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Quick Action Key to Headache Relief May 1, 2008

FOR MORE INFORMATION, contact Rebecca Sylvester at 706/828-2394.

Quick Action Key Headache to Relief

AUGUSTA – Ga. (April 22, 2008) Millions of people suffer from headaches every day, and the key to relief is understanding their causes and taking proper action.

While there are several different types of headaches, the two most common types are tension headaches and migraines, according Victoria Burt, a nurse practitioner at University and regular guest on NBC Augusta’s Healthy U segment. Healthy U airs in the 11 a.m. newscast each Tuesday.

“Tension headaches are the most common,” she said. “They account for 80 percent of headaches.”

More women than men suffer from tension headaches that are characterized by mild pain, a band-like tightness or pressure around the head and few other symptoms. Tension headaches usually begin in the upper neck, and occur randomly with very little pattern. They should be treated with over-the-counter acetaminophen or ibuprofen.

Migraines, the second most common type of headaches, occur in 15 percent of cases. Children and adults can experience migraines, which are more common in women as adults.

“Migraines involve intense, throbbing, pounding pain, usually on one side of the head,” Ms. Burt explained. They are aggravated by movement, light and sound and may involve nausea and vomiting and flashing lights or otherwise impaired eyesight. Headaches can have many causes:

  • Stress
  • Environment -- noise, crowds, bright lights
  • Certain foods -- cheese, chocolate, processed meats, or alcohol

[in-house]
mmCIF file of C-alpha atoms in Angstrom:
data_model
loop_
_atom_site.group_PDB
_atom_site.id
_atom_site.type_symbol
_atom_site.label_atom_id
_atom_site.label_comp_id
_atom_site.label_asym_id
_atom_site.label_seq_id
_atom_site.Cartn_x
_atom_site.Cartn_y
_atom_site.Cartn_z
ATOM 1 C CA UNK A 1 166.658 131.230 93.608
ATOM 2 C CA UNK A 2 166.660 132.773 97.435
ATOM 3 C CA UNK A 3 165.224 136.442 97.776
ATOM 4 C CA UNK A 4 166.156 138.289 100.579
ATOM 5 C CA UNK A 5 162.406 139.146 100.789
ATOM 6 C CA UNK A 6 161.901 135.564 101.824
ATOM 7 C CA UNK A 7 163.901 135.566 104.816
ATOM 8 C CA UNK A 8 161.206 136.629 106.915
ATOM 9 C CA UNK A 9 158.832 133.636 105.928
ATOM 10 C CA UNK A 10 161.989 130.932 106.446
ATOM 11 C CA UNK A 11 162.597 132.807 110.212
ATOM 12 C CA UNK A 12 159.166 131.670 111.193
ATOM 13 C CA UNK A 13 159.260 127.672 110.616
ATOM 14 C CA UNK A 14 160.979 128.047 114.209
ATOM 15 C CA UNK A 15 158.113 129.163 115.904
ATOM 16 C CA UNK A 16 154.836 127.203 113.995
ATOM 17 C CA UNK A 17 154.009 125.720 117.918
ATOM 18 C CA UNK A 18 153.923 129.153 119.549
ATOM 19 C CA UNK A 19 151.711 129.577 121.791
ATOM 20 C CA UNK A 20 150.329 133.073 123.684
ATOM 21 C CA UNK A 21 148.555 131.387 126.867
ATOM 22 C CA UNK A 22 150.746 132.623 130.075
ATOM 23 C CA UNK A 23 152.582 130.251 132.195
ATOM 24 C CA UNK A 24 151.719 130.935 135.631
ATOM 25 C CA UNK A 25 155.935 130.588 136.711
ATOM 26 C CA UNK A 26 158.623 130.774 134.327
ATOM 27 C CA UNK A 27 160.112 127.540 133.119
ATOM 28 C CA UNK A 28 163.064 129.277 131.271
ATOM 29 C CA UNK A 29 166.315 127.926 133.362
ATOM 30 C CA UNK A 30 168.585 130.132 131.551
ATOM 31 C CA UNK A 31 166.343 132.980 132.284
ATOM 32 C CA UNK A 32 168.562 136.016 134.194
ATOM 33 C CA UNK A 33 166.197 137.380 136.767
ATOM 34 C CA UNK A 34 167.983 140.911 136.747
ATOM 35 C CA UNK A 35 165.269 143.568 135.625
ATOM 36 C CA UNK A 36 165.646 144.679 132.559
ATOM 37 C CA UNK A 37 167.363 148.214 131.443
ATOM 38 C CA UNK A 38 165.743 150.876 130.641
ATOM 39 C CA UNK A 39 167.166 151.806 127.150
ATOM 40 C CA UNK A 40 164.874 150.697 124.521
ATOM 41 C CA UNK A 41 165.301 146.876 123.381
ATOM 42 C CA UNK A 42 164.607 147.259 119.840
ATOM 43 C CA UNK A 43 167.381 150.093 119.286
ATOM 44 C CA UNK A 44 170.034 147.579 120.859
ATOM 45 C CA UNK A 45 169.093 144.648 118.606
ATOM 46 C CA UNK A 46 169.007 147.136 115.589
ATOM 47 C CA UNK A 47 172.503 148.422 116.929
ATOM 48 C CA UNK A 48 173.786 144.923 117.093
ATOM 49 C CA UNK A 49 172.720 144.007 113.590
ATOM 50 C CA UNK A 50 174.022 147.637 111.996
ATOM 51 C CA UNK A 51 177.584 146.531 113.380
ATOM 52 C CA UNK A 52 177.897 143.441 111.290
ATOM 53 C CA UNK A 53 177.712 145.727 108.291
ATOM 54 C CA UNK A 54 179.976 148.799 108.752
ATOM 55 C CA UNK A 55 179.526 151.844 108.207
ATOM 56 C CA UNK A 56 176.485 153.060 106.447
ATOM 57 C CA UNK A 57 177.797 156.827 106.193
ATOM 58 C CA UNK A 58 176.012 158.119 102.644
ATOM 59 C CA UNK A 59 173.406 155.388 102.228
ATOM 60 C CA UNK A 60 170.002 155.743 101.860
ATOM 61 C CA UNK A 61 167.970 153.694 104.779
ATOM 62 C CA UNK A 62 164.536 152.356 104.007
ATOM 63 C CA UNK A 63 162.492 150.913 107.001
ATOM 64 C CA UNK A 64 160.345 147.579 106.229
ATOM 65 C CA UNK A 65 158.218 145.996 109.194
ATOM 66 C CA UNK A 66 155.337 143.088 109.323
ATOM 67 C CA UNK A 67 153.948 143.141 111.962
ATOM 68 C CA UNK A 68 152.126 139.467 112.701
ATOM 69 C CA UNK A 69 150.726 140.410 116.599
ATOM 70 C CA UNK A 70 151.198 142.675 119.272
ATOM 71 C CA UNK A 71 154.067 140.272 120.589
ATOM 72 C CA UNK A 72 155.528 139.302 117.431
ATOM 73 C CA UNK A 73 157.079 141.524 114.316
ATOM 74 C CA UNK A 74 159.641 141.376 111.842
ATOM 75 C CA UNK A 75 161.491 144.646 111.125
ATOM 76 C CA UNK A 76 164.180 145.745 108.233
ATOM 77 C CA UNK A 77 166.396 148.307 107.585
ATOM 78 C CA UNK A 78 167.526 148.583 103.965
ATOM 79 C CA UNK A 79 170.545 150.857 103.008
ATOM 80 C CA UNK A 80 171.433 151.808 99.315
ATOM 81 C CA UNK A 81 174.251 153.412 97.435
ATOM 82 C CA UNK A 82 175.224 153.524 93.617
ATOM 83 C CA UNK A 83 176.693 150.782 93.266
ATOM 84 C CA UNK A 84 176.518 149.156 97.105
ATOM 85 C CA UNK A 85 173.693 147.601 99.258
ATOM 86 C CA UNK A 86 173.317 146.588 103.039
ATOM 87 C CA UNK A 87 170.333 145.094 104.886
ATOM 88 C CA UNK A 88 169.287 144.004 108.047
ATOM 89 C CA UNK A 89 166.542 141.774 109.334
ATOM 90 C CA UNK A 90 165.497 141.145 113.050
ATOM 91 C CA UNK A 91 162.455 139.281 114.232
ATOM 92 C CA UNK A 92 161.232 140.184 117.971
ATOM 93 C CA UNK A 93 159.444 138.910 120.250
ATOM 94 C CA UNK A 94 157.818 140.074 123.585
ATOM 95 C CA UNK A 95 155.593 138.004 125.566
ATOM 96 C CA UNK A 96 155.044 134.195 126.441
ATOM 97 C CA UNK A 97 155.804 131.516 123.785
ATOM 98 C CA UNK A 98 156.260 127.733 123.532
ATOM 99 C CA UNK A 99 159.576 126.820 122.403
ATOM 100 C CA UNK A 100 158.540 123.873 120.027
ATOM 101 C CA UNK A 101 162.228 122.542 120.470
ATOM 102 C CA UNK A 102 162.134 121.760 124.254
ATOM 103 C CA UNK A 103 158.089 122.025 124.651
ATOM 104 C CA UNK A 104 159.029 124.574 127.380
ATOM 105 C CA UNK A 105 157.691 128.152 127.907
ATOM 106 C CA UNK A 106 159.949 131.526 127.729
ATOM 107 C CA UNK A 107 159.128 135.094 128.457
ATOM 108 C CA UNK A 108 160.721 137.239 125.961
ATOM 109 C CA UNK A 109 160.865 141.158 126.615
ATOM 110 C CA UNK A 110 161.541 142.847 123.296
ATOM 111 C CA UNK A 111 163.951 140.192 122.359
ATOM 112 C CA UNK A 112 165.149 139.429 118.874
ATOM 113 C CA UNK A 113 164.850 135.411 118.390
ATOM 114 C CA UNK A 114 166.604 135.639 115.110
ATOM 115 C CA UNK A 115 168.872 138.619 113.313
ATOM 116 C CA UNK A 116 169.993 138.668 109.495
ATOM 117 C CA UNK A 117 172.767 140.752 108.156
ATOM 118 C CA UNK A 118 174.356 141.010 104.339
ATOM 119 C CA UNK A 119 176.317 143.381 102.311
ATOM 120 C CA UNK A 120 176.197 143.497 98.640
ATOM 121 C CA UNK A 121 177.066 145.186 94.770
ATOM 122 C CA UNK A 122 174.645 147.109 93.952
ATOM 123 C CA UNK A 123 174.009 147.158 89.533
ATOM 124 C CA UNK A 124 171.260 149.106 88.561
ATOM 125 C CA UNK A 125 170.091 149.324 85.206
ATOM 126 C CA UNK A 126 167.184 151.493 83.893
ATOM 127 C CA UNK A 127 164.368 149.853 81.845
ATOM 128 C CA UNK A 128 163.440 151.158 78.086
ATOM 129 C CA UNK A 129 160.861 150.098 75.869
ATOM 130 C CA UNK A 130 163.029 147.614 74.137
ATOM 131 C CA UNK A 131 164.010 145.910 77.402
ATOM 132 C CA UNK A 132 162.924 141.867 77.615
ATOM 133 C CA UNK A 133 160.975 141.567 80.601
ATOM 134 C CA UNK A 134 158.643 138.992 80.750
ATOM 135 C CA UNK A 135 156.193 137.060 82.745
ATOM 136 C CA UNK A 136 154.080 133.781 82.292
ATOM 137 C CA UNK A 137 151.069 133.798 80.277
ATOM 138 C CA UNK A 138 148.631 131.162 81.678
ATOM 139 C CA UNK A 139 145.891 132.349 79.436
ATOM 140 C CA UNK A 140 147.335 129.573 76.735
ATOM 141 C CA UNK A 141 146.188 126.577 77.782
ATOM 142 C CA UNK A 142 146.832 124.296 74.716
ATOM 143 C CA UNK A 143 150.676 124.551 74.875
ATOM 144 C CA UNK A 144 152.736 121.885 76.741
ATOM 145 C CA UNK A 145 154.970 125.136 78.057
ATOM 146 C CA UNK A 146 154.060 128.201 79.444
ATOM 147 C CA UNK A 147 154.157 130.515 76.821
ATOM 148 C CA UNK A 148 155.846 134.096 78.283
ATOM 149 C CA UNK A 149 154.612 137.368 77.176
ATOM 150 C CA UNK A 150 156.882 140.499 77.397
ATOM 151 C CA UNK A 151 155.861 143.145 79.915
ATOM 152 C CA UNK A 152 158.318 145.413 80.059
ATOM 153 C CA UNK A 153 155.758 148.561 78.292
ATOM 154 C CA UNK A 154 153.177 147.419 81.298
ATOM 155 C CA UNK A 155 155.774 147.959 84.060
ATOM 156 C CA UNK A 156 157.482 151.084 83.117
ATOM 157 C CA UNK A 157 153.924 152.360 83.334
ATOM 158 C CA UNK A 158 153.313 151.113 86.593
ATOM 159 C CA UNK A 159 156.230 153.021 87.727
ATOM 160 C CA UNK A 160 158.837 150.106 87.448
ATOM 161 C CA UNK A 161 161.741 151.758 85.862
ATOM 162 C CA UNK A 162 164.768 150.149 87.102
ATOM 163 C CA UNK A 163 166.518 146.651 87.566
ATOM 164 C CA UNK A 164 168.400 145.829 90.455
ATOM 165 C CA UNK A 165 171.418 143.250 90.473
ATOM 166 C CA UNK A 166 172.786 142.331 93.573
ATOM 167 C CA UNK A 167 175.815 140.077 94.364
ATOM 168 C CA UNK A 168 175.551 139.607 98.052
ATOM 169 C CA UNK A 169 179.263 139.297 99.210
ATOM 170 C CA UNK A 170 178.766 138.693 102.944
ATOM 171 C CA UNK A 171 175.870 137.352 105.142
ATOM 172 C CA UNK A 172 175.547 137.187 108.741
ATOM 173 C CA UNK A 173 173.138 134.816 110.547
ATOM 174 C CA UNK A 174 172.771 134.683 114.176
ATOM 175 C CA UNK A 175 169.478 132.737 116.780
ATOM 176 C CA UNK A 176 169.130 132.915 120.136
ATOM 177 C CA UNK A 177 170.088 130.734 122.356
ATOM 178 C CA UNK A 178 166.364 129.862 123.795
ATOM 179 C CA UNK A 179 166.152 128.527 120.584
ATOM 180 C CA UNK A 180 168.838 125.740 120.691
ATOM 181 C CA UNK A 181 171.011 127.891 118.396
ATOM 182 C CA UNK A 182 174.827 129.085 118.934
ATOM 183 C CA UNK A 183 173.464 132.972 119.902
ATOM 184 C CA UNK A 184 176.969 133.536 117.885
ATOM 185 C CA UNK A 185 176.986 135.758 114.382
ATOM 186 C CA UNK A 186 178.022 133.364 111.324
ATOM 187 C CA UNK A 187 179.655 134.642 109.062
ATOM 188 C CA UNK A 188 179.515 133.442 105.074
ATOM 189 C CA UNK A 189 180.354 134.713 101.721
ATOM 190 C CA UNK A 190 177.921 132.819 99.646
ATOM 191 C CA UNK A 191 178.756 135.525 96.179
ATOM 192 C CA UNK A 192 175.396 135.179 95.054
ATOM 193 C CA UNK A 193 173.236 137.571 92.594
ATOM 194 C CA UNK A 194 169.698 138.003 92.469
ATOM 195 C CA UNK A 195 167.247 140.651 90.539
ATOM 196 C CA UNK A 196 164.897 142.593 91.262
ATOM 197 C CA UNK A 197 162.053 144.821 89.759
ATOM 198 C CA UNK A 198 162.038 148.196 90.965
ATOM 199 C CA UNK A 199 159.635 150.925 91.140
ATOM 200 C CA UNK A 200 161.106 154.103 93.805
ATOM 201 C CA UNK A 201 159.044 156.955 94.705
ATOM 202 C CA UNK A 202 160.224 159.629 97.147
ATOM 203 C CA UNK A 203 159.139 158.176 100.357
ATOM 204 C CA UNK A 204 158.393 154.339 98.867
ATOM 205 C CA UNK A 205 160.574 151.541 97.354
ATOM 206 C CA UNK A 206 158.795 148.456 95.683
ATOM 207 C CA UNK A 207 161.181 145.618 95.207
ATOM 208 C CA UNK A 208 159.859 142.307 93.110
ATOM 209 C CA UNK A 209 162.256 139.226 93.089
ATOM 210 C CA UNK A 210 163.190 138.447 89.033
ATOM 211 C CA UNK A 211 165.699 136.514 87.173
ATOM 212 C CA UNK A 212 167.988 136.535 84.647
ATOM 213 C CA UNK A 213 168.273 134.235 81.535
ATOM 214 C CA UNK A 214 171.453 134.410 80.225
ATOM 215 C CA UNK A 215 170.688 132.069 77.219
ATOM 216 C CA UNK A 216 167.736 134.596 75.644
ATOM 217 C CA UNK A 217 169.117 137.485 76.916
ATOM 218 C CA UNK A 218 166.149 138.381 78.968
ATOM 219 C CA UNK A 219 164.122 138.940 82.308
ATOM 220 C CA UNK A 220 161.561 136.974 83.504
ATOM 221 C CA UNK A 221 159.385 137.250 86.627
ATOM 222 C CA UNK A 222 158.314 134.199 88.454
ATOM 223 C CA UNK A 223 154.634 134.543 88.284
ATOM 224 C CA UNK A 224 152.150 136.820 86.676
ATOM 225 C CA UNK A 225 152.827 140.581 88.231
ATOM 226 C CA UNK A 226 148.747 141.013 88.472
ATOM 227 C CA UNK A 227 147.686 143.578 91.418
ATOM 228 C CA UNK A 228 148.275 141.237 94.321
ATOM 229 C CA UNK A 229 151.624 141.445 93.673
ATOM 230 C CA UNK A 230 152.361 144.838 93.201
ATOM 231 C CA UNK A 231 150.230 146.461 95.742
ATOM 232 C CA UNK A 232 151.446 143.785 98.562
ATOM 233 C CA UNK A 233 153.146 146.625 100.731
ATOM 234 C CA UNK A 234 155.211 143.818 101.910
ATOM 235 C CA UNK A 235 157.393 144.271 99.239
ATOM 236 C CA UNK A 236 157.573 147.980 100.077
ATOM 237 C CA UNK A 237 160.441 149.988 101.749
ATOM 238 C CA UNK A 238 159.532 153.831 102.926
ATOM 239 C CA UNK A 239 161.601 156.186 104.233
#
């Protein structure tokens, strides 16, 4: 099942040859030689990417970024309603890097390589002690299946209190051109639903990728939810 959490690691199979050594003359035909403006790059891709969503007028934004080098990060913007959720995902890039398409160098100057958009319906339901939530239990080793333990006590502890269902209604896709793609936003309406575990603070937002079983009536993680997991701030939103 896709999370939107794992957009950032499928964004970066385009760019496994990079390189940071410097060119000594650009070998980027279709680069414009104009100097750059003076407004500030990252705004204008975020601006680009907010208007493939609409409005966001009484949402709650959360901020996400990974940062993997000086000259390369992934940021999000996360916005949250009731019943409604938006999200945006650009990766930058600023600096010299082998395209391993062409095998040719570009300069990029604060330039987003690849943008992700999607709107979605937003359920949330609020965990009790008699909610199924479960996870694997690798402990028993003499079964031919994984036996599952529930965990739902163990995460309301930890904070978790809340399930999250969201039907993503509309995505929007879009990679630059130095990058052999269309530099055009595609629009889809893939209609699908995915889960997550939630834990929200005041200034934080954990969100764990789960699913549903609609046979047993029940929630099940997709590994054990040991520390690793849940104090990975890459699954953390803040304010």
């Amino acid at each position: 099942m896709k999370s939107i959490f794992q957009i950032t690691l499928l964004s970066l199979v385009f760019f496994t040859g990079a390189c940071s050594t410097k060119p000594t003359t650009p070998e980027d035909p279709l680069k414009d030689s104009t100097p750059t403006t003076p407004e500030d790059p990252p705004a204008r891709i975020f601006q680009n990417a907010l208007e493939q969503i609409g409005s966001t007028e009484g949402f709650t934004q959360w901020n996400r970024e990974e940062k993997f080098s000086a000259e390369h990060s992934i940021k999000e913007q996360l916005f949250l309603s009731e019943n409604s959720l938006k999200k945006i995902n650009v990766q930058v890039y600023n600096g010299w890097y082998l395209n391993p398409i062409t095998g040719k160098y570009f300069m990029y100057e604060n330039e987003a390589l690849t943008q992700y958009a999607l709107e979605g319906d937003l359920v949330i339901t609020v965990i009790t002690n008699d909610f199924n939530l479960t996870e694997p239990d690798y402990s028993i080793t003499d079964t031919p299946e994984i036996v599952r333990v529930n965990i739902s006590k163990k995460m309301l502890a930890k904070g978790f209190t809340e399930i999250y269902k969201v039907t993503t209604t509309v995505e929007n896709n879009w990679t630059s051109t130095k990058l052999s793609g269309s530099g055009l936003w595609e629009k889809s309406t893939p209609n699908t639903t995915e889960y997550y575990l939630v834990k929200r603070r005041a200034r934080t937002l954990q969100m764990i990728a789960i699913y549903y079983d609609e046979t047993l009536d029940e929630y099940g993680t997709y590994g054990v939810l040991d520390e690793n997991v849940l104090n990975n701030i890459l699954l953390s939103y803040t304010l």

“People should keep a headache diary to record patterns in order to find out what might have triggered the headache,” Ms. Burt said.

Living a healthy lifestyle seems to be the best way to avoid headaches, Ms. Burt said.

  • Get enough sleep. Follow a regular sleep routine.
  • Don’t skip meals.
  • Exercise regularly – it helps reduce stress and improves circulation.
  • Limit caffeine to less than 2 drinks a day.
  • Drink alcohol in moderation -- 1–2 drinks a day if at all.
  • Don’t smoke or use mood changing drugs or sedatives.
  • Identify your triggers and avoid them.

The best treatment for a headache is to lie down in a dark, quiet room at the first sign of an attack, Ms. Burt said. “Apply a cold cloth to your forehead, try to relax and begin the proper medications. Prescription medication may be necessary if the headaches occur 3–4 days month or more.”

Red flags for headaches that you should seek treatment for are:

  • The “worse headache ever”
  • If they increase in occurrence and severity
  • Those associated with fever, stiff neck or rash
  • Following head trauma or fall
  • Beginning after 50 years of age or in a child younger than 3

For more information about headaches or help finding a physician, call ASK-A-NURSE at 706/737-8423 or toll free at 800/476-7378.

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